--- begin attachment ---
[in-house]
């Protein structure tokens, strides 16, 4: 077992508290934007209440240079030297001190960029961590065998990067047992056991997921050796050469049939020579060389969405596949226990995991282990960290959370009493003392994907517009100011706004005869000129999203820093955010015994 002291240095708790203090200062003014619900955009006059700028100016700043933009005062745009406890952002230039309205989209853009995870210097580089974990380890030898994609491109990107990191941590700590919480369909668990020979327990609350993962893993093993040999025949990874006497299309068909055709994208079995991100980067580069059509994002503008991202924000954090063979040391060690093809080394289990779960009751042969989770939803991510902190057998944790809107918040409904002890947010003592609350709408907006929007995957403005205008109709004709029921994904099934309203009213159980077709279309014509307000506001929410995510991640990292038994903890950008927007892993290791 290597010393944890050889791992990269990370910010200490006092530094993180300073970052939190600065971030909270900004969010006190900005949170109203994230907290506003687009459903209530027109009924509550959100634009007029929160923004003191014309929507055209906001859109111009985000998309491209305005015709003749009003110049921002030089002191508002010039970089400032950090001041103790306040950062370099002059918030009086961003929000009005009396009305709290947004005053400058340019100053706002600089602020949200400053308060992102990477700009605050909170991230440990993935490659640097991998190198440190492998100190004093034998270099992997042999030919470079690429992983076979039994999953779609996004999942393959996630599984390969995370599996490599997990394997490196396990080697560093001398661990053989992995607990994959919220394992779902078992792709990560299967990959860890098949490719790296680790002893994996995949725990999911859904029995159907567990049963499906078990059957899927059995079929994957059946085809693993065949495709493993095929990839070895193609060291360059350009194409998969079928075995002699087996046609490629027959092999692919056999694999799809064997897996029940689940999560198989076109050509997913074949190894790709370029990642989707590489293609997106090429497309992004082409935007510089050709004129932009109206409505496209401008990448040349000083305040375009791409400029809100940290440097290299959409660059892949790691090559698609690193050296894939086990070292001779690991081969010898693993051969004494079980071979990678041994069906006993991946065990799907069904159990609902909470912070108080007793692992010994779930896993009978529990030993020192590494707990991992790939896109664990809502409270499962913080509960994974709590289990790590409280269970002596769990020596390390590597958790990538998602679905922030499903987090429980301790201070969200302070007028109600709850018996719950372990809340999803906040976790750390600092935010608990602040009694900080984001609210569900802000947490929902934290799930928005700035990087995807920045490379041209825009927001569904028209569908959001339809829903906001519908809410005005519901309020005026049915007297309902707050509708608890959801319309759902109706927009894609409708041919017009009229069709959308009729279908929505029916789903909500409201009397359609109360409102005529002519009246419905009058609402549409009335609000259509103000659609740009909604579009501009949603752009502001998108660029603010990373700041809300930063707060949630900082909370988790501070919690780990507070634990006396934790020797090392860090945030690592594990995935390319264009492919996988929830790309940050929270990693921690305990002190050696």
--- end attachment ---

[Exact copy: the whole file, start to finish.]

[in-house]
């Protein structure tokens, strides 16, 4: 077992508290934007209440240079030297001190960029961590065998990067047992056991997921050796050469049939020579060389969405596949226990995991282990960290959370009493003392994907517009100011706004005869000129999203820093955010015994 002291240095708790203090200062003014619900955009006059700028100016700043933009005062745009406890952002230039309205989209853009995870210097580089974990380890030898994609491109990107990191941590700590919480369909668990020979327990609350993962893993093993040999025949990874006497299309068909055709994208079995991100980067580069059509994002503008991202924000954090063979040391060690093809080394289990779960009751042969989770939803991510902190057998944790809107918040409904002890947010003592609350709408907006929007995957403005205008109709004709029921994904099934309203009213159980077709279309014509307000506001929410995510991640990292038994903890950008927007892993290791 290597010393944890050889791992990269990370910010200490006092530094993180300073970052939190600065971030909270900004969010006190900005949170109203994230907290506003687009459903209530027109009924509550959100634009007029929160923004003191014309929507055209906001859109111009985000998309491209305005015709003749009003110049921002030089002191508002010039970089400032950090001041103790306040950062370099002059918030009086961003929000009005009396009305709290947004005053400058340019100053706002600089602020949200400053308060992102990477700009605050909170991230440990993935490659640097991998190198440190492998100190004093034998270099992997042999030919470079690429992983076979039994999953779609996004999942393959996630599984390969995370599996490599997990394997490196396990080697560093001398661990053989992995607990994959919220394992779902078992792709990560299967990959860890098949490719790296680790002893994996995949725990999911859904029995159907567990049963499906078990059957899927059995079929994957059946085809693993065949495709493993095929990839070895193609060291360059350009194409998969079928075995002699087996046609490629027959092999692919056999694999799809064997897996029940689940999560198989076109050509997913074949190894790709370029990642989707590489293609997106090429497309992004082409935007510089050709004129932009109206409505496209401008990448040349000083305040375009791409400029809100940290440097290299959409660059892949790691090559698609690193050296894939086990070292001779690991081969010898693993051969004494079980071979990678041994069906006993991946065990799907069904159990609902909470912070108080007793692992010994779930896993009978529990030993020192590494707990991992790939896109664990809502409270499962913080509960994974709590289990790590409280269970002596769990020596390390590597958790990538998602679905922030499903987090429980301790201070969200302070007028109600709850018996719950372990809340999803906040976790750390600092935010608990602040009694900080984001609210569900802000947490929902934290799930928005700035990087995807920045490379041209825009927001569904028209569908959001339809829903906001519908809410005005519901309020005026049915007297309902707050509708608890959801319309759902109706927009894609409708041919017009009229069709959308009729279908929505029916789903909500409201009397359609109360409102005529002519009246419905009058609402549409009335609000259509103000659609740009909604579009501009949603752009502001998108660029603010990373700041809300930063707060949630900082909370988790501070919690780990507070634990006396934790020797090392860090945030690592594990995935390319264009492919996988929830790309940050929270990693921690305990002190050696």